1979 Monte Carlo Floor Repair

1979 Monte Carlo Hole In FloorOH NO!  I found a hole in the floor of my 1979 Monte Carlo!  I pulled up the carpet so that I could replace it and found a pin hole in the floor.  This was very difficult, if not impossible, to see when I went over the car during purchase due to the location of the hole and the covering of it from the carpet.   On the bottom of the car, the original transmission cross member had been replaced with an aftermarket one that supports true dual exhausts.  The pin hole was right underneath the new cross member and covered by carpet so no light could pass through.  When I removed the carpet, I was able to see light shining through this little hole.  This caused me some concern since the area around the hole appeared to be all rust.  I decided to see how strong the metal around the pin hole was so I punched it.  Obviously my fist went straight through the floor, otherwise I would not be writing this!

On to the repair!  I continued to push out all of the weakened and rotted out metal to the point where I could no longer take it out by hand.  This is what I was left with.

1979 Monte Carlo Rotted Floor

So I used a Jigsaw with a metal blade attachments to cut out the bad metal and take it to a point to where I thought I could weld it back together with little fuss.

Floor Cut Out

Floor Cut Out

I then took a piece of cardboard and held it with my hand on the bottom of the floor, underneath the car, and traced the opening with a Sharpie.  I then cut this out and transferred it to a spare piece of metal that I had leftover from the Beetle project.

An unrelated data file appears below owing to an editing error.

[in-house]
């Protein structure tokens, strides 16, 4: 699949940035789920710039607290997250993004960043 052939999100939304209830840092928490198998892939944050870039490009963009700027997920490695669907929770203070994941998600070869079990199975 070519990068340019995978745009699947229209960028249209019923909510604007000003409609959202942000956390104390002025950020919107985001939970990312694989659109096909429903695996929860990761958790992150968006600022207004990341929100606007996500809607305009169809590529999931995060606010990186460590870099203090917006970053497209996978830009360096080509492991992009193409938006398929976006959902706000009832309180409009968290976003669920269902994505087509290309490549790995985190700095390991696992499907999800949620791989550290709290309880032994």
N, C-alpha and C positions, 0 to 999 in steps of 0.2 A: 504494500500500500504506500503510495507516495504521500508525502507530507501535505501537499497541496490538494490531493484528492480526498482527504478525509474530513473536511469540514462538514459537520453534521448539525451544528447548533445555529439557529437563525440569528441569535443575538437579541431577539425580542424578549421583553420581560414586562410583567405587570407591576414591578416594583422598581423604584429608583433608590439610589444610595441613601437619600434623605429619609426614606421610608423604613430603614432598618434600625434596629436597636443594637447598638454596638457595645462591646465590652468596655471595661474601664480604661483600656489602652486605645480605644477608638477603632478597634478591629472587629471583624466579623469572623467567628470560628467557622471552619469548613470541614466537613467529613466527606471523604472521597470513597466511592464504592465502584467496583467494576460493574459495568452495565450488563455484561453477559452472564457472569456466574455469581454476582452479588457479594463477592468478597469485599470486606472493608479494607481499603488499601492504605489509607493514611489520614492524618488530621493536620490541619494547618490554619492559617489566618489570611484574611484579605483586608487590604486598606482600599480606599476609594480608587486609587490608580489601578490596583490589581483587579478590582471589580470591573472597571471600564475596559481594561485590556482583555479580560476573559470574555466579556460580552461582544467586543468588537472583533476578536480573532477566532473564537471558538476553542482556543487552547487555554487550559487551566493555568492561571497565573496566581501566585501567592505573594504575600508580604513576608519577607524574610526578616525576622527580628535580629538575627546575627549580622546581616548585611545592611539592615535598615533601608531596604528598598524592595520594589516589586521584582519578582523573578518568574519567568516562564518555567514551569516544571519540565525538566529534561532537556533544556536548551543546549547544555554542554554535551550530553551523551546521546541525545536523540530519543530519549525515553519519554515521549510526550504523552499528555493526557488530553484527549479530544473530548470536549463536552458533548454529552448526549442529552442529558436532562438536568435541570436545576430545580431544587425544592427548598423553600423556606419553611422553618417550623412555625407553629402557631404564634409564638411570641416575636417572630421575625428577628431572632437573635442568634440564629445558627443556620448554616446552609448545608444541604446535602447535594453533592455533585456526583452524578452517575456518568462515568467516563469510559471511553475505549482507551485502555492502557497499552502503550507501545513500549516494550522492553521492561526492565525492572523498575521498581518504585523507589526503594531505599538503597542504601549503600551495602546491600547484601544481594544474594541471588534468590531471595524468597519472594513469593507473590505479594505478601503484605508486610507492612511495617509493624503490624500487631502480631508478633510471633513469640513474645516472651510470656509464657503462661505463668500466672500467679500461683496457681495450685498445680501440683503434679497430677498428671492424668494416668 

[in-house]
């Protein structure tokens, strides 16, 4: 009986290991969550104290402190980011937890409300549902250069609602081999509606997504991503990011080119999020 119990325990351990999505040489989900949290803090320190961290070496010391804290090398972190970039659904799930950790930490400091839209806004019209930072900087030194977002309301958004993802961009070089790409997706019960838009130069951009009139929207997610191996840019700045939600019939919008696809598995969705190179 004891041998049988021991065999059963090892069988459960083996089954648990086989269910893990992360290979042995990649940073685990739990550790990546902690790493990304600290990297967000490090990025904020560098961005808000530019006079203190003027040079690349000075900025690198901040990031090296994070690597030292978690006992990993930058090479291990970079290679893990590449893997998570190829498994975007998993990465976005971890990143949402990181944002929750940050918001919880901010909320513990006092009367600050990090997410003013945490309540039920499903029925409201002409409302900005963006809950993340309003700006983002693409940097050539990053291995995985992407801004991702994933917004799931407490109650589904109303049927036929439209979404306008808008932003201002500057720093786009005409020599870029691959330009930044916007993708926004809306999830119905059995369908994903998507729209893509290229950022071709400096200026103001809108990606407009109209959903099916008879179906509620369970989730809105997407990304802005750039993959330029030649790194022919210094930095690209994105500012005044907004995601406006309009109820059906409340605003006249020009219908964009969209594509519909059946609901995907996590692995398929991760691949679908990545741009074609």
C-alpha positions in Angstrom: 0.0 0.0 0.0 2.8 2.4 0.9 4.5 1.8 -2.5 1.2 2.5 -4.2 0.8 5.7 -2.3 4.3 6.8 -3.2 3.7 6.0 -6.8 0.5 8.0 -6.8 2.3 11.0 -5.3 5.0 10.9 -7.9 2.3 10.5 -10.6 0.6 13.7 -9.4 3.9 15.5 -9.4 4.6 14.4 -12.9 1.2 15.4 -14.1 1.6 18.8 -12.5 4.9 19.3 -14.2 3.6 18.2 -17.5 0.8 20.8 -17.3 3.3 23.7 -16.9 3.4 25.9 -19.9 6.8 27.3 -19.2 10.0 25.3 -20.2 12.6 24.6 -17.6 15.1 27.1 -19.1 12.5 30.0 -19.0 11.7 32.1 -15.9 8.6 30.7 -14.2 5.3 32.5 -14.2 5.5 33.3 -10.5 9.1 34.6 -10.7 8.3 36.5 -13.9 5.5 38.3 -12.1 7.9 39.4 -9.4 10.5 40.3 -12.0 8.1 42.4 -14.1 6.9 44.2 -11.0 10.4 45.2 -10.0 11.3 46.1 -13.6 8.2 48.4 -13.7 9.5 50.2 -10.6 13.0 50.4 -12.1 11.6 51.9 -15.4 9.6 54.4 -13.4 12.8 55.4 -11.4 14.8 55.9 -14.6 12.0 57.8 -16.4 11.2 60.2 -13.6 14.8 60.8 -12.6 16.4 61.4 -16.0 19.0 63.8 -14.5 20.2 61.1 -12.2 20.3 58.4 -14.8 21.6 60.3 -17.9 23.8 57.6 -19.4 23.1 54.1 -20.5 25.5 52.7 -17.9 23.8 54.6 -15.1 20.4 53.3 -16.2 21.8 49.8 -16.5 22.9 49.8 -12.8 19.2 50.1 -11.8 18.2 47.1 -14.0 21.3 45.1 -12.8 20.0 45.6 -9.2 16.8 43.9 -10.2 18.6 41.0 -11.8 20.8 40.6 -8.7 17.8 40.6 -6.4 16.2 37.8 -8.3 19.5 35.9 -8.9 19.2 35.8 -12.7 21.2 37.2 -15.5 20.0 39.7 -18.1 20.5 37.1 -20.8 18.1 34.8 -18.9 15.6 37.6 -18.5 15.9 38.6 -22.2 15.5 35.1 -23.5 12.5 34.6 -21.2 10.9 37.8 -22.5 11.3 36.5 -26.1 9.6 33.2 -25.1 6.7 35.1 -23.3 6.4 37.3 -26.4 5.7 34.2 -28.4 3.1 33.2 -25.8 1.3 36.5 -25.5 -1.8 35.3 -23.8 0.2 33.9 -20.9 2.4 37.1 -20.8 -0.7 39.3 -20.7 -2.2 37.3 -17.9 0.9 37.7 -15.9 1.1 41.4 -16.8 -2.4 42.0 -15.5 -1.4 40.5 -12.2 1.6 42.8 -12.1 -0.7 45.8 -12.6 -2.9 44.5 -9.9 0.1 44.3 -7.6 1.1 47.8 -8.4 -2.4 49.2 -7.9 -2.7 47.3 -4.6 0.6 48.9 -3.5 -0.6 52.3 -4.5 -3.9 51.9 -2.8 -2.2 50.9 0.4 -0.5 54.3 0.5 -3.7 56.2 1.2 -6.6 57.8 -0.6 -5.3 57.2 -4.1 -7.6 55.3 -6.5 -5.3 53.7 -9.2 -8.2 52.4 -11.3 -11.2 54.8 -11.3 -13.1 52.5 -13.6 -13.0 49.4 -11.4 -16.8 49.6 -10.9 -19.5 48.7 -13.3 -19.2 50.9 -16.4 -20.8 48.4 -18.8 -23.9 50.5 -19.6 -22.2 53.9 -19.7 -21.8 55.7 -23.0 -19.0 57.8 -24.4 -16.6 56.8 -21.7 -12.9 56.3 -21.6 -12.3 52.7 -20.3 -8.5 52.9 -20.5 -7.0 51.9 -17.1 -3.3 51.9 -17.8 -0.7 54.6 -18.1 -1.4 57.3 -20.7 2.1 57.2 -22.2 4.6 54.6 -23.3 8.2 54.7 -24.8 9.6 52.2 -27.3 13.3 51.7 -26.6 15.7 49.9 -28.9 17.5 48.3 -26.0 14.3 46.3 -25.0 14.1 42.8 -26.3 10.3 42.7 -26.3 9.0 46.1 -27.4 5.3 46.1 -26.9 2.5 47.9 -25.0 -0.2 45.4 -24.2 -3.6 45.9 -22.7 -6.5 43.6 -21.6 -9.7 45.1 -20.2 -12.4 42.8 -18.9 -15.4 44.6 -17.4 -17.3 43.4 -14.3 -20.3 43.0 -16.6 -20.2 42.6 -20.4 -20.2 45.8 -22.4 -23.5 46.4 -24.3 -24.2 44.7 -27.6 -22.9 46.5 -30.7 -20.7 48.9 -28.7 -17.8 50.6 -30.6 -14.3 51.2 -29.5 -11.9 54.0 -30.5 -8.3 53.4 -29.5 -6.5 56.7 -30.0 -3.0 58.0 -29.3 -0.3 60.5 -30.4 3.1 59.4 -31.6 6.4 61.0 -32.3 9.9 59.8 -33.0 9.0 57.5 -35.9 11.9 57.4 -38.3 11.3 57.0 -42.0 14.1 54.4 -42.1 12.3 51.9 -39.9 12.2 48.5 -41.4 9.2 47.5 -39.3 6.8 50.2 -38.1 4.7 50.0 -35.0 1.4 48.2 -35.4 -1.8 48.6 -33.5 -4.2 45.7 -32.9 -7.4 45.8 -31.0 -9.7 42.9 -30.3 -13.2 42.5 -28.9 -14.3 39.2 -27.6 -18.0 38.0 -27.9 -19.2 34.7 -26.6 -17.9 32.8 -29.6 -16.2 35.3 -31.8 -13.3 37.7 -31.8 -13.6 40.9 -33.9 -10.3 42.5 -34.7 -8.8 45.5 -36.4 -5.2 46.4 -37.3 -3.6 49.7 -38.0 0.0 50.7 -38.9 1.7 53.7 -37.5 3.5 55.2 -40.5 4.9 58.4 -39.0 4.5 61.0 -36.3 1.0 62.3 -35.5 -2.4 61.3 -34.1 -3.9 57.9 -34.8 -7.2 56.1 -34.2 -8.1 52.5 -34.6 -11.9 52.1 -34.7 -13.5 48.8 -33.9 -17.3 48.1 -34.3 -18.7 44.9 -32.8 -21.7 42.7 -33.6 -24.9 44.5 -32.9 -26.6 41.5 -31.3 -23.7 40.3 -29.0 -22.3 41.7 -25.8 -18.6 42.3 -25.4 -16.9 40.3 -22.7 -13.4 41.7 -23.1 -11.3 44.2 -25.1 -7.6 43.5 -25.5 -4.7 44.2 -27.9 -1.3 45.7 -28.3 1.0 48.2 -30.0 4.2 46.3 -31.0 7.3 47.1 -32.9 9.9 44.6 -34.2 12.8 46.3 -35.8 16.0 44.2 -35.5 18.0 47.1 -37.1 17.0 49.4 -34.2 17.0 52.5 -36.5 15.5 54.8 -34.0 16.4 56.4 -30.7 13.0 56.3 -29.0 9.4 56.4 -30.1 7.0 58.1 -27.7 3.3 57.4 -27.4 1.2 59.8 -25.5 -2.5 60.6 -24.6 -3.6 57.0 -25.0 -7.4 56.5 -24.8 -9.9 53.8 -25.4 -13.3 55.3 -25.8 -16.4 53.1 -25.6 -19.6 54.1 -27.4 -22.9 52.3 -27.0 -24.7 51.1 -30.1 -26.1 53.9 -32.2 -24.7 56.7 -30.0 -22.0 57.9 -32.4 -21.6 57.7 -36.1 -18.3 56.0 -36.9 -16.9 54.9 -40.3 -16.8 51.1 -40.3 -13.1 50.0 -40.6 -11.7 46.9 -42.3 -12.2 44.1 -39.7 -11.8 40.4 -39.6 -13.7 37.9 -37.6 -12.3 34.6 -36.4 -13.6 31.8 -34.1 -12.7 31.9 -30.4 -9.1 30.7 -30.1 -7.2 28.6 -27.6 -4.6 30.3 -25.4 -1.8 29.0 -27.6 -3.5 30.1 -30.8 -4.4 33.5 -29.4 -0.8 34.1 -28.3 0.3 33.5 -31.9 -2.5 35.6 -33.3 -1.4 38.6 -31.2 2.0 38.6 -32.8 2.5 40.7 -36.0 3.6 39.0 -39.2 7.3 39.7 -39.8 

I attempted to cut this out using the jigsaw, but I did not have enough clamps to keep the metal from shaking so I ended up using a pair of tin snips to cut out the necessary piece.

Then I busted out my Clark 95 Mig welder (110V) and proceeded to weld in the new metal.  I needed to shape the metal a little bit with some body repair tools so that it would match up to the hump in the middle of the floor but this was pretty straight forward, I just curved the metal using the pieces in the kit to the shape that was required.  I am not a great welder (I actually suck at it!) but I was able to mate the two pieces of metal together.

Welder:

Welds Before Grinding

Welds Before Grinding

Welds Ground Down

Welds Ground Down

With a little bit of grinding and some rust inhibiting paint, I was able to make it look like I knew what I was doing.  I also sprayed the rust inhibiting paint on the rest of the floor where there was some surface rust but the metal appeared to be intact.  This was a preventative measure and was for peace of mind.

Painted Repair

Painted Repair

Painted Rear Passenger Side

Painted Rear Passenger Side

Painted Rear Drivers Floor Pan

Painted Rear Drivers Floor Pan

At this point in the repair I could still see some pin holes in the seams where I welded the two pieces of metal together.  As stated earlier, I am a crappy welder.  My solution to this problem was the Dupli Color Rubberized Undercoat.  This stuff came out like mud and covered the pin holes that were there perfectly.  This should keep water from getting into the car and starting the rotting process over again.

Floor With Rubberized Coating

Floor With Rubberized Coating

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